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Thread: Spark plug wire issue

  1. #1
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    Spark plug wire issue

    This one has me a bit baffled. I had one of my cylinders not firing from time to time for reasons I could only figure had to do with the fact that the wire going to it was cracked and in need of replacement. So I bought a new set of NGK wires and installed them last night figuring that all was well, its not.
    The original wires were the the big black type with the metal collar that captures the base of the spark plug. I noticed the original problem would subside if I pulled the plug wire plug off and did not let the metal collar contact the plug base. I could hear the spark jumping from the plug wire plug, then engine would run just fine (I had to ride home this way), but as soon as the metal collar touched the plug it would cut out. Why? I figuered it was due to some internal grounding issue due to the cracked wire.
    So the NGK do not have any metal in them other than the element conducting to the plug at the top. This would seem to hae solved the problem, but it didnt. Now, the other side is doing this wierd behavior. The other cylinder was working initially this morening when I started my bike. All sounded good and then it started running on one cylinder. AHHH! Nice day, and now I am late for class. I removed the right wire (original one withour issue) while it was running and there was no change, remove the left and it died. Ok, I plug it all back in, start it up and the problem persists. I pul the right plug again and notice the same behavior I used to get with the old plugs; if I pult the plug wire plug away from the spark plug to where I can hear the spark arching to the plug teh engine jumps to life and runs like it should. WTF? WHY? This makes no sense to me.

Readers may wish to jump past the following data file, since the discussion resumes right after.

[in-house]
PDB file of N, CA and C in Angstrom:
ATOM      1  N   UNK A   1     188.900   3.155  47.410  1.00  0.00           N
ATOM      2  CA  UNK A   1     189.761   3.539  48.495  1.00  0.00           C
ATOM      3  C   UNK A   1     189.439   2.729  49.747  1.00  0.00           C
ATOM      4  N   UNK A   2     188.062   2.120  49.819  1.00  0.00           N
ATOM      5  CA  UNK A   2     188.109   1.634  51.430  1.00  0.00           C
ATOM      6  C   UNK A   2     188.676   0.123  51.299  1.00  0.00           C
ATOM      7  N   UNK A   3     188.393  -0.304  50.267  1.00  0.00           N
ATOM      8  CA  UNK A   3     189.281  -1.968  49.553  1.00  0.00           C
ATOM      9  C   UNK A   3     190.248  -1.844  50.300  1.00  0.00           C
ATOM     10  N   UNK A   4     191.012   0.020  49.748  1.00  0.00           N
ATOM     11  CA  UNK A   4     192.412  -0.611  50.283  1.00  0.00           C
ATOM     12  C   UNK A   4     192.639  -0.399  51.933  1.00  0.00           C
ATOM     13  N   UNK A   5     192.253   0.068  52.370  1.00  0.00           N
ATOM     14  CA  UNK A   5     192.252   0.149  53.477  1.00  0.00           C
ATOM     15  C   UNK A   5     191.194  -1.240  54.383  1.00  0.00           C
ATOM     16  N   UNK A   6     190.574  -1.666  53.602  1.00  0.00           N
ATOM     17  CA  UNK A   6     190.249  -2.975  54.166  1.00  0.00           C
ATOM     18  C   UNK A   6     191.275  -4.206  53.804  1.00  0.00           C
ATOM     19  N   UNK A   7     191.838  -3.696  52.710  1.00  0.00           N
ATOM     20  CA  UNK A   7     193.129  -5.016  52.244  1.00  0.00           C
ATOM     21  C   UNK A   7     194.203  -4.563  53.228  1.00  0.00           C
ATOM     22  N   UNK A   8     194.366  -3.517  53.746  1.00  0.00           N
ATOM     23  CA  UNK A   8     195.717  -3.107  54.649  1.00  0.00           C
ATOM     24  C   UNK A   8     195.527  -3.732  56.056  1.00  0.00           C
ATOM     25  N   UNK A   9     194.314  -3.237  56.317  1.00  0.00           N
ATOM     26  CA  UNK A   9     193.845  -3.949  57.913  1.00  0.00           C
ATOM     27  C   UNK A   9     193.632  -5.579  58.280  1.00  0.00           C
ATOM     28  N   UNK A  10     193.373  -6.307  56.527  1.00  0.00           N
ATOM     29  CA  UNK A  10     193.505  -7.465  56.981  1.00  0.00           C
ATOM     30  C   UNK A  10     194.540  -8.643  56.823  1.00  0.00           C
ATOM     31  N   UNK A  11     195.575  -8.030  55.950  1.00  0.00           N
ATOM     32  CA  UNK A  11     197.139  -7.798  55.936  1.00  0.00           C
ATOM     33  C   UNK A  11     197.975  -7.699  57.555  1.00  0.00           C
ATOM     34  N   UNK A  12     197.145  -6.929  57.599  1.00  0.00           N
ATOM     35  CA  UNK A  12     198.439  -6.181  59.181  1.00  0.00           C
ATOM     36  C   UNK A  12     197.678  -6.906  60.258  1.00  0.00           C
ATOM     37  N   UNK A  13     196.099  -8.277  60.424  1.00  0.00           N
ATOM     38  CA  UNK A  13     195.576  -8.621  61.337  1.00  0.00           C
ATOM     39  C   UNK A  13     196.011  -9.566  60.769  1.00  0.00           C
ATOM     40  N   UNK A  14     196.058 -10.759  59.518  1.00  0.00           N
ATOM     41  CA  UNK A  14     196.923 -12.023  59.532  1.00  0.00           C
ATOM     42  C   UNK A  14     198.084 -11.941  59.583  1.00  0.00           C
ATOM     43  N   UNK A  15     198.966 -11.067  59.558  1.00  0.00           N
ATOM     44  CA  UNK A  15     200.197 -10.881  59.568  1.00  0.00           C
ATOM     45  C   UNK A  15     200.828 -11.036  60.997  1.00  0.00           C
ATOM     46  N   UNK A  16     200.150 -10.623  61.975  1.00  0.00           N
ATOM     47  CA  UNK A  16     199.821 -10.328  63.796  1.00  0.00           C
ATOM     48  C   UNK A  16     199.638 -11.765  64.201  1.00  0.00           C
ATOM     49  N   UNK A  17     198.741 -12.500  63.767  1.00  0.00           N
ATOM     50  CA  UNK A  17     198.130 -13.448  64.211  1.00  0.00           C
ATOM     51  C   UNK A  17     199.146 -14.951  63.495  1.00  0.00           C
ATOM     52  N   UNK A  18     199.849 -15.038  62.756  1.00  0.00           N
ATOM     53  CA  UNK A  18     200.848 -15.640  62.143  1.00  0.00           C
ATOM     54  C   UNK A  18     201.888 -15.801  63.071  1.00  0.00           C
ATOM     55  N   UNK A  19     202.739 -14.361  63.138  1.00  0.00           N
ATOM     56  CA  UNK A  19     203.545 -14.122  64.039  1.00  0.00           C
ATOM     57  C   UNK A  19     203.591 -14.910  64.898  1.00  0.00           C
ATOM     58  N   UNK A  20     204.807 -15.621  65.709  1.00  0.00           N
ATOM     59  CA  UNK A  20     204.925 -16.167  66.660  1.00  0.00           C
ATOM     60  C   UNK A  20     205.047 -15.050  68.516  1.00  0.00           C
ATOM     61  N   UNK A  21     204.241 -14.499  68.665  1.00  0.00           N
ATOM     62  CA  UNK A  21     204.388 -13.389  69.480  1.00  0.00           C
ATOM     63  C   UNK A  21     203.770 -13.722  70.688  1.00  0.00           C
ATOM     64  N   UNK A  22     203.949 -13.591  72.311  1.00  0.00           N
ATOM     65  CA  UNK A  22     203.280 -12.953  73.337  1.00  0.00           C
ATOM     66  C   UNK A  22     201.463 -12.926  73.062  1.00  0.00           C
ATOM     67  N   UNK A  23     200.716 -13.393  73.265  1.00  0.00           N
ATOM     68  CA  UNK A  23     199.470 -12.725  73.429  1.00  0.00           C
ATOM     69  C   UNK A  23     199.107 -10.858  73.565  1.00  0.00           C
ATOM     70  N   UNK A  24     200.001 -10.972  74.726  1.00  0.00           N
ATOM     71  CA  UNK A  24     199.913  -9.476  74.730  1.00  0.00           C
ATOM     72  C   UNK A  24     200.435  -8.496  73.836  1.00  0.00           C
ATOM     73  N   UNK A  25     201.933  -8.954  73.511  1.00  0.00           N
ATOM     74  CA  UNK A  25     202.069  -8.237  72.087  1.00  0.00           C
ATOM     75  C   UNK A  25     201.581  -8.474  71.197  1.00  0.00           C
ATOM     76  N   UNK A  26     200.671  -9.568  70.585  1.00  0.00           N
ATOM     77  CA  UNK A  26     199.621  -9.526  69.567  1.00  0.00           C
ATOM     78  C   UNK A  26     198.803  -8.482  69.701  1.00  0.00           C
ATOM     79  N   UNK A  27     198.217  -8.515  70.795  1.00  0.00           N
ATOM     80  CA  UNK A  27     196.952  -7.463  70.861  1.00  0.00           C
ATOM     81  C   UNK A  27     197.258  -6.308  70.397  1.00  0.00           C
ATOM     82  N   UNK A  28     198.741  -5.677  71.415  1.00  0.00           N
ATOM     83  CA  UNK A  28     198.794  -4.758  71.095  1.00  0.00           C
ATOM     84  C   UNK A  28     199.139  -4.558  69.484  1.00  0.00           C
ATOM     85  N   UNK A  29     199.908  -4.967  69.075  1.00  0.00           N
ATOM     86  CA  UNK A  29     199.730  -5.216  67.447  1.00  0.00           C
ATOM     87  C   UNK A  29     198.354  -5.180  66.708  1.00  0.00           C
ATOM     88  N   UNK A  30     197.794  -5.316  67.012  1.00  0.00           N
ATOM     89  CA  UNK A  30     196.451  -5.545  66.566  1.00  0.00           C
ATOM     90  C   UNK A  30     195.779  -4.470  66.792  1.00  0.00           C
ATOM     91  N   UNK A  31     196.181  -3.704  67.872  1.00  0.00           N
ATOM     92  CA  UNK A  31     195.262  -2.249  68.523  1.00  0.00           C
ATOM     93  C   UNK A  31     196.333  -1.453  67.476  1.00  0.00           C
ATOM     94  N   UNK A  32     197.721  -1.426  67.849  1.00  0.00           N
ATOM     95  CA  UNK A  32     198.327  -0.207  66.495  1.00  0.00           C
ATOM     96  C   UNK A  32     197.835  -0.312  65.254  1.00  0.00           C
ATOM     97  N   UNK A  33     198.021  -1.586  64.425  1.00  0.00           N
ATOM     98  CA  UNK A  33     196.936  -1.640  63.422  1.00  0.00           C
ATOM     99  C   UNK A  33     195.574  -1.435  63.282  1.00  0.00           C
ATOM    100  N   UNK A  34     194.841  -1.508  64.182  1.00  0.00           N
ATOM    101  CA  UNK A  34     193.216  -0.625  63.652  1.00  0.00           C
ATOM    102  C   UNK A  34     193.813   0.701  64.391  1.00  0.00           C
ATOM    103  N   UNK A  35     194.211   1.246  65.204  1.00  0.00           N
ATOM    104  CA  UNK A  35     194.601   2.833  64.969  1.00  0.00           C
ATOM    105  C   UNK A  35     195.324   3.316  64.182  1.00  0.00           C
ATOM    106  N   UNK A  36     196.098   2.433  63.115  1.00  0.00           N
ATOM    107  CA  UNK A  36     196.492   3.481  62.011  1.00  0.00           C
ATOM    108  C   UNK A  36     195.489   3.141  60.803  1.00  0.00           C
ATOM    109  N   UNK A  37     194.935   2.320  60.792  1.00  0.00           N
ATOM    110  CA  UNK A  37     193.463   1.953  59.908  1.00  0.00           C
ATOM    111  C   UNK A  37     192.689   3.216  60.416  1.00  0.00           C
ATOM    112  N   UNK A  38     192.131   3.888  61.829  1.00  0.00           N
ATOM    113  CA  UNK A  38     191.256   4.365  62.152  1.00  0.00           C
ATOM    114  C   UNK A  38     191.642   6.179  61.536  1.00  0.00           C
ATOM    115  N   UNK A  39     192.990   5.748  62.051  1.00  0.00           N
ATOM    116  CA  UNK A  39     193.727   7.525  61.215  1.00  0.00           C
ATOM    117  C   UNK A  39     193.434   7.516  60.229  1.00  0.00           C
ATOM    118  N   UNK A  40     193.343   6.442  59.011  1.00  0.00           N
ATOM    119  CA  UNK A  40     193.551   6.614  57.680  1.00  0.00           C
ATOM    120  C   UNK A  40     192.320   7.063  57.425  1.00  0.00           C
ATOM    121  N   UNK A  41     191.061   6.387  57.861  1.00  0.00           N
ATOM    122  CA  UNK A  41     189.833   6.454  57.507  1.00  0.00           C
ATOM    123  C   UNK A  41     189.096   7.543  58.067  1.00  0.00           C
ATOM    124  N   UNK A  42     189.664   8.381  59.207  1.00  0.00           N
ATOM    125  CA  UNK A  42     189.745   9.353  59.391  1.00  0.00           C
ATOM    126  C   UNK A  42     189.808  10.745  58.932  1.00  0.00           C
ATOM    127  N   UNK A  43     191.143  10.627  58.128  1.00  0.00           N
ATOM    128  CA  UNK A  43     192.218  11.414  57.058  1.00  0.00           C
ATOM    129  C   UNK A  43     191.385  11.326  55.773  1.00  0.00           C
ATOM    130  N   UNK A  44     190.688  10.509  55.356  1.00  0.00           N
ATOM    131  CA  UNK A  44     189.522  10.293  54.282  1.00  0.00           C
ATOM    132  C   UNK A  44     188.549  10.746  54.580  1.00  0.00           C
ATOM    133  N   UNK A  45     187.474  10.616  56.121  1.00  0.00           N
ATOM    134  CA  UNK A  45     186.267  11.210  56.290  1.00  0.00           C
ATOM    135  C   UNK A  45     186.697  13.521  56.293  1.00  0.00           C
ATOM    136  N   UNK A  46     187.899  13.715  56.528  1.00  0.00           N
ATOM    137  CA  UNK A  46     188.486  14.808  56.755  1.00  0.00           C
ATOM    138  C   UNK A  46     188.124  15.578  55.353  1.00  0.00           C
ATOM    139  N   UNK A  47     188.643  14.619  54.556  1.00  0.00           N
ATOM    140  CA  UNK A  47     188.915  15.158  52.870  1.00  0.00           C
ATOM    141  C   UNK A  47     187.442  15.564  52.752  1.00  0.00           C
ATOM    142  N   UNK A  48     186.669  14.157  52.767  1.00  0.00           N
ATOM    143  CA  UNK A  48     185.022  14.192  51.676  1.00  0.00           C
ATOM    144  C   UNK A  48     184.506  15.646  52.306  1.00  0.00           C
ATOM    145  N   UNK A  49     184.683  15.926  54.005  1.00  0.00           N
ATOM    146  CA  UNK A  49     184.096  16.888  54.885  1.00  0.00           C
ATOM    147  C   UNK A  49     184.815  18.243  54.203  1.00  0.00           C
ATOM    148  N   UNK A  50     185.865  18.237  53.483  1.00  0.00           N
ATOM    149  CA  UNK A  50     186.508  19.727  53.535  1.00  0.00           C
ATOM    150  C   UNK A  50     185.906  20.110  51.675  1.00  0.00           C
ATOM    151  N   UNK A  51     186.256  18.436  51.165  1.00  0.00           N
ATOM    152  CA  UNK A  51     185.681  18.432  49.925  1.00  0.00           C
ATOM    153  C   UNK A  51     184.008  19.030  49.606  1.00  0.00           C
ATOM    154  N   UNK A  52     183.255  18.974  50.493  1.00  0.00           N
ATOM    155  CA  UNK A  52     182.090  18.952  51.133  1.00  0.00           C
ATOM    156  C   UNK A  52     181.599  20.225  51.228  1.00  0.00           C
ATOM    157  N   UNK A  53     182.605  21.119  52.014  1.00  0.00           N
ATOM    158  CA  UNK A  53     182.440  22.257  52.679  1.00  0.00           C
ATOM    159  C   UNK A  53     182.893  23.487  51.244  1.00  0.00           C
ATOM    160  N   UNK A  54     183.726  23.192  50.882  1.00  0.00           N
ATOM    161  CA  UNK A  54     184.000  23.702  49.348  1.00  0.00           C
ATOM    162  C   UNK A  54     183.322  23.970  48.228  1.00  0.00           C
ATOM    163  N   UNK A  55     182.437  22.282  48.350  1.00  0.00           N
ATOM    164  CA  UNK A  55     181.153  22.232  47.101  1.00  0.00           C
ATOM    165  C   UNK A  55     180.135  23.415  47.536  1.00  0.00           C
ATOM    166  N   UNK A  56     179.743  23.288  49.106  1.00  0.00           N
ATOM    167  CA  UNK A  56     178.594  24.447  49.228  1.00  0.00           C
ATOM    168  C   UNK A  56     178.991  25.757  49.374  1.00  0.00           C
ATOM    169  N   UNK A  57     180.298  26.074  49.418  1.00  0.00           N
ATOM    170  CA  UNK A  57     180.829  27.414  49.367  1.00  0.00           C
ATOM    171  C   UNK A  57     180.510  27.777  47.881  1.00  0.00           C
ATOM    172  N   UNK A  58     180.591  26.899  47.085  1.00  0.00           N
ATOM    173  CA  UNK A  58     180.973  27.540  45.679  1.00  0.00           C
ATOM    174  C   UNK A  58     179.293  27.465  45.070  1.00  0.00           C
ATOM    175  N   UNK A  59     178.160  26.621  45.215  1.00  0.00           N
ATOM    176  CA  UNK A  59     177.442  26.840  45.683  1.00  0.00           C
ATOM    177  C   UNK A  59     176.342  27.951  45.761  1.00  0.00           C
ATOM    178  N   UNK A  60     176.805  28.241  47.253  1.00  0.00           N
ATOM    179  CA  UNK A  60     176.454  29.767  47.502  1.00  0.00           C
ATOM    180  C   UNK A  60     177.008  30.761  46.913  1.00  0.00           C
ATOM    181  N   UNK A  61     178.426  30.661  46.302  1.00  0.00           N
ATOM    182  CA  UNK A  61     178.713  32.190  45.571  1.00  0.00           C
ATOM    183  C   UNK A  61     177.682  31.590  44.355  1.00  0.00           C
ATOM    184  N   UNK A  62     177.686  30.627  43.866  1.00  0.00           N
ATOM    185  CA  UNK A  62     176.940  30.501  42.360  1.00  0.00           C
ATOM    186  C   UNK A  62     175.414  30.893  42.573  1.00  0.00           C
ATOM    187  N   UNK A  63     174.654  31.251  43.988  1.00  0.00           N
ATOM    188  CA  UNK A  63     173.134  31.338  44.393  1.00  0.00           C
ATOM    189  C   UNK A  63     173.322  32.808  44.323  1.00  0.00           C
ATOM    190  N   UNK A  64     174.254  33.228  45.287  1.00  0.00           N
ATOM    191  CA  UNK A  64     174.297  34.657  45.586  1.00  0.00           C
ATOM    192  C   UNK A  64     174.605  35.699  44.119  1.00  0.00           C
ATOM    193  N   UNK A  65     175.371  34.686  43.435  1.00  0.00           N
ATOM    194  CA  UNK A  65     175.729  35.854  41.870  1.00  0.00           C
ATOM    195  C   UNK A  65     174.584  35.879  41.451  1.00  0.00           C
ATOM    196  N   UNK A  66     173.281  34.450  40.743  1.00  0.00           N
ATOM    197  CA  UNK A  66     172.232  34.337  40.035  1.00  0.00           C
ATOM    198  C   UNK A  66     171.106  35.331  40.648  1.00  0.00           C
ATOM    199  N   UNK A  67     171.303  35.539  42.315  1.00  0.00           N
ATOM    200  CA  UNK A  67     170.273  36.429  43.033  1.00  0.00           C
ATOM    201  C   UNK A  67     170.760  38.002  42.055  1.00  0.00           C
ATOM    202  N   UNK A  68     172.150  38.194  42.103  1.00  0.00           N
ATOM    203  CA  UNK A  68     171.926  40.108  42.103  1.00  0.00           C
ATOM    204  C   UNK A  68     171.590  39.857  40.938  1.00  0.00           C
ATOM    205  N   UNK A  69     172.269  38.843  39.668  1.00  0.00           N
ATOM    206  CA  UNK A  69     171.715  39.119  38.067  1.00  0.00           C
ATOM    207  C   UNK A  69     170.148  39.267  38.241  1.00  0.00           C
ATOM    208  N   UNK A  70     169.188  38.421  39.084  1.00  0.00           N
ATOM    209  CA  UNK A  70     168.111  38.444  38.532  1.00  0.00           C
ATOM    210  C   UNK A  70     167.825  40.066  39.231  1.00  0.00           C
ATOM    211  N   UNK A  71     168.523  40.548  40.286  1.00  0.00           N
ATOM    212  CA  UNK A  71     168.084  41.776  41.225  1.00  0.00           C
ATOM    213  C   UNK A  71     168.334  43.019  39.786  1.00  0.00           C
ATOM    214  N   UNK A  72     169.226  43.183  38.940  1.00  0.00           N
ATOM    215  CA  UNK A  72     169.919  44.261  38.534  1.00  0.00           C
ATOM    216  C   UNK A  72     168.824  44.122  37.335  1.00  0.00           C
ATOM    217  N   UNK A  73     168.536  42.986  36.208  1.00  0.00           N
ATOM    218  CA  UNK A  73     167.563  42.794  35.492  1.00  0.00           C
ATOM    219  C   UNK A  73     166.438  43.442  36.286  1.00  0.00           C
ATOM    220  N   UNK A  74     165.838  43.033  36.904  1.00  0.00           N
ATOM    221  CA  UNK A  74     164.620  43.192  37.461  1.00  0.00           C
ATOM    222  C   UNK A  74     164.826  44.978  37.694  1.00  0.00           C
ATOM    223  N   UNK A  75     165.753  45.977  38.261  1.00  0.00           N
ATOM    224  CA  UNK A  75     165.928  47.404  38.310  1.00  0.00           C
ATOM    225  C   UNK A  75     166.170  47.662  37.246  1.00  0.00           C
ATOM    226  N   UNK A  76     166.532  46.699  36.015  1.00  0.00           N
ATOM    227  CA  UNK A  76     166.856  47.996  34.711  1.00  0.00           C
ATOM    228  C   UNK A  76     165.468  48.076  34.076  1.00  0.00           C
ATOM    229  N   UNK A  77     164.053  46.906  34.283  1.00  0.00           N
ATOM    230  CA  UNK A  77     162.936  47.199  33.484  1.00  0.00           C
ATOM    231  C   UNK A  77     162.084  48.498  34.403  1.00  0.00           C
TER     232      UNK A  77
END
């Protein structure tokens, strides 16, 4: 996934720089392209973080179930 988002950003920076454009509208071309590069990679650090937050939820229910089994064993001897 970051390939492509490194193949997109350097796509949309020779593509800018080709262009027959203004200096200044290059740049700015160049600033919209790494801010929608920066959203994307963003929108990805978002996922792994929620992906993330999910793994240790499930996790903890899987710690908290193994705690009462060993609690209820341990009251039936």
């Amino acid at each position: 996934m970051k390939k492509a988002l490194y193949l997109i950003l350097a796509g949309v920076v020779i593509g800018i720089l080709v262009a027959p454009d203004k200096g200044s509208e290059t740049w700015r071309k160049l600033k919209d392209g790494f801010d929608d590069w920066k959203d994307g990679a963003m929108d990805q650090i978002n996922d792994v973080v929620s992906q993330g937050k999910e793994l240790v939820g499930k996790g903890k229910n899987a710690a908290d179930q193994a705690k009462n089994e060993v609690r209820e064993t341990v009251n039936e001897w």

How can inducing a bigger arch in the plug cause it to actually fire? The only thing I can think of is that I have the wrong resistance plug wire set, but I bought them from Bob's and they are 5K ohm (which I though was the higher resistance any way).
    Help!

  2. #2
    Registered User lkchris's Avatar
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    Quote Originally Posted by DrEvil View Post
    How can inducing a bigger arch in the plug cause it to actually fire?
    Because it increases the voltage.
    Kent Christensen
    21482
    '12 R1200RT, '02 R1100S, '84 R80G/S

  3. #3
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    Ok, that does make sense. Increase resistance = increased voltage (E=IR)

    So, what ailment would cause these symptoms? Is my coild dying?

  4. #4
    Registered User lkchris's Avatar
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    Possibly a coil problem, possibly a plug problem, possibly a mixture problem. It takes more volts to light off a bad mixture. Coil seems least likely, as it does create the required voltage when forced to.
    Kent Christensen
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    '12 R1200RT, '02 R1100S, '84 R80G/S

  5. #5